More parents now feel under pressure to check their work emails in the evening, according to a report.
The 2020 Modern Families Index found that 44% of parents check their emails or do other work at night.
Of those, three quarters said they did not have a choice, an increase since the study was carried out last year.
And that is causing tension at home with more than half of respondents saying it led to arguments with their children or partner.
The report said that the ability of working parents to “switch off” from their work was being undermined by the rise of modern communications, with almost half agreeing the boundaries between home and the workplace have blurred.
However, the study found that more people thought their boss was taking notice of the need for a work-life balance, with 50% saying that their employer cared about getting that balance right. That has increased from 42% five years ago.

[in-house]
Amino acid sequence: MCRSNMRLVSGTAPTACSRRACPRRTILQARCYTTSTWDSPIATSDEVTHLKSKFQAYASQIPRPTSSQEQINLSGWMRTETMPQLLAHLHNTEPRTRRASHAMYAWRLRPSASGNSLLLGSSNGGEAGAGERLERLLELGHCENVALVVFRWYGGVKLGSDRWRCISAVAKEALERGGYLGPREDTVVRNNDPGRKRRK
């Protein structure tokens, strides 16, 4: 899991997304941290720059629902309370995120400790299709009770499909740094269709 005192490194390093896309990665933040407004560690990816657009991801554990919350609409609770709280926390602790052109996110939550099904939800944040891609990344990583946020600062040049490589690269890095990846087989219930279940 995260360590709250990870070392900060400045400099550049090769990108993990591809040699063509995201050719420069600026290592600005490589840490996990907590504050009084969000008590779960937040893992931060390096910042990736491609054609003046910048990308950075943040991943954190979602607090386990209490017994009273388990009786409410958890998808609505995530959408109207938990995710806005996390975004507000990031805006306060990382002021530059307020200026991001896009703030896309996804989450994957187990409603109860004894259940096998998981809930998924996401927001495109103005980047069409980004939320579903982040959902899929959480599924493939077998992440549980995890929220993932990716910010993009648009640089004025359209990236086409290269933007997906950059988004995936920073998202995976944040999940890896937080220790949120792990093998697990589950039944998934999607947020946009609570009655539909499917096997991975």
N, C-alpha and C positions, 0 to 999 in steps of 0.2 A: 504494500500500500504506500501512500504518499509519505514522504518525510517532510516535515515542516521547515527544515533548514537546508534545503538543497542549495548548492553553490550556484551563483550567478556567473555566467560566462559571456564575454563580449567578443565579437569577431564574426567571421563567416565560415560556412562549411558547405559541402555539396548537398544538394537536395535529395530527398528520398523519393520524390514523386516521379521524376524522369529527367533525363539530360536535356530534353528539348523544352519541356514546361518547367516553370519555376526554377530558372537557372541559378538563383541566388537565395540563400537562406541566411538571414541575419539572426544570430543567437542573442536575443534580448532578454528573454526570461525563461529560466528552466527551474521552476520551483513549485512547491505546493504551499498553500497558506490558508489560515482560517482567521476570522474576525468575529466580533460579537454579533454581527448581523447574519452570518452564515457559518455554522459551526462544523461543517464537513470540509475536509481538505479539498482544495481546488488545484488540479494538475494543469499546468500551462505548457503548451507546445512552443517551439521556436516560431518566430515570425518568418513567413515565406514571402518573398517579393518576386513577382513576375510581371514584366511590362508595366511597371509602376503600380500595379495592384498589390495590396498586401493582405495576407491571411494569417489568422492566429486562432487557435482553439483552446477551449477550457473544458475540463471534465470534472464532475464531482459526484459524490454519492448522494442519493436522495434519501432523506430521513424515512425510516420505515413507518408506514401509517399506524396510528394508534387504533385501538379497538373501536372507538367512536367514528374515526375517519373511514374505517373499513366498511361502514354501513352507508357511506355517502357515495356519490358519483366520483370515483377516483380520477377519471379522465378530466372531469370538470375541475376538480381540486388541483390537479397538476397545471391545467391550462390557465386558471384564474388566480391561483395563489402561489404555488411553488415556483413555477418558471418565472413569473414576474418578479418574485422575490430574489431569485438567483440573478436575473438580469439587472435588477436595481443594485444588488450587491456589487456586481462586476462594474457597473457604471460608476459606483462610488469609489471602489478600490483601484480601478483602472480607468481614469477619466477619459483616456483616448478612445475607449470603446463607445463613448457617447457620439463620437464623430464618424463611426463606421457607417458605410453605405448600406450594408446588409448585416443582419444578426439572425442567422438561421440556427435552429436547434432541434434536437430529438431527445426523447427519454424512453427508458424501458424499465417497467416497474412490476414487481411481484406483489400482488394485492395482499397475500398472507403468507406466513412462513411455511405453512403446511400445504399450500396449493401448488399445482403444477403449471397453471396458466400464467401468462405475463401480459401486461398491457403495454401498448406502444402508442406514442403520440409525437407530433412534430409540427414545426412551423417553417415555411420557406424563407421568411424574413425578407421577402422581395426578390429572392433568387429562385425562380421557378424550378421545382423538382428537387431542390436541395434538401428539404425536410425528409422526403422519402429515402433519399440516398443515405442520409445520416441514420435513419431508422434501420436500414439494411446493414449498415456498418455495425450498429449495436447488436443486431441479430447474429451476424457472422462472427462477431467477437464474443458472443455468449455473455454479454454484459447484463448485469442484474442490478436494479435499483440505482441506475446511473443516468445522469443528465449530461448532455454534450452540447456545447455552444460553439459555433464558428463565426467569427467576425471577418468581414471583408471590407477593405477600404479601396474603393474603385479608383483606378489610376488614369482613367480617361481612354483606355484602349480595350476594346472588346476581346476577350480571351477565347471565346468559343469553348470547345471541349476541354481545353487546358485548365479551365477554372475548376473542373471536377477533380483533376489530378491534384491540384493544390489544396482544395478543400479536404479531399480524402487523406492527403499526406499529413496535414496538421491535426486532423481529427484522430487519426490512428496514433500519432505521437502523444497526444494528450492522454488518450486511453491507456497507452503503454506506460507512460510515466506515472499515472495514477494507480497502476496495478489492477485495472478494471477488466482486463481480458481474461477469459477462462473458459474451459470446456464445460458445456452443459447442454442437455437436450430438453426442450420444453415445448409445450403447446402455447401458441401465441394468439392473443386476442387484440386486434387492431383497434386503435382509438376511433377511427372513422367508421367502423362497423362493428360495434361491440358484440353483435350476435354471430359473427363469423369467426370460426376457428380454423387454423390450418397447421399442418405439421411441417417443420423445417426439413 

But flexible working policies are not always effective in reducing the workload for parents.
Of those who can work from home, almost half said it probably increased the hours they put in.
The study of more than 3,000 parents found that 60% of those working extra hours said it was the only way to deal with their workload.
“The research makes clear that jobs need to be ‘human-sized’,” said Jane van Zyl who runs Working Families, the charity behind the report.
And there is still a significant disparity between men and women. Less than a third of parents said they share childcare equally.
On average, women spend 26 hours a week caring for children or doing household chores. That compares to just 16 hours for men.
However, that has increased since the 1970s when men’s involvement with their children averaged less than 15 minutes a day.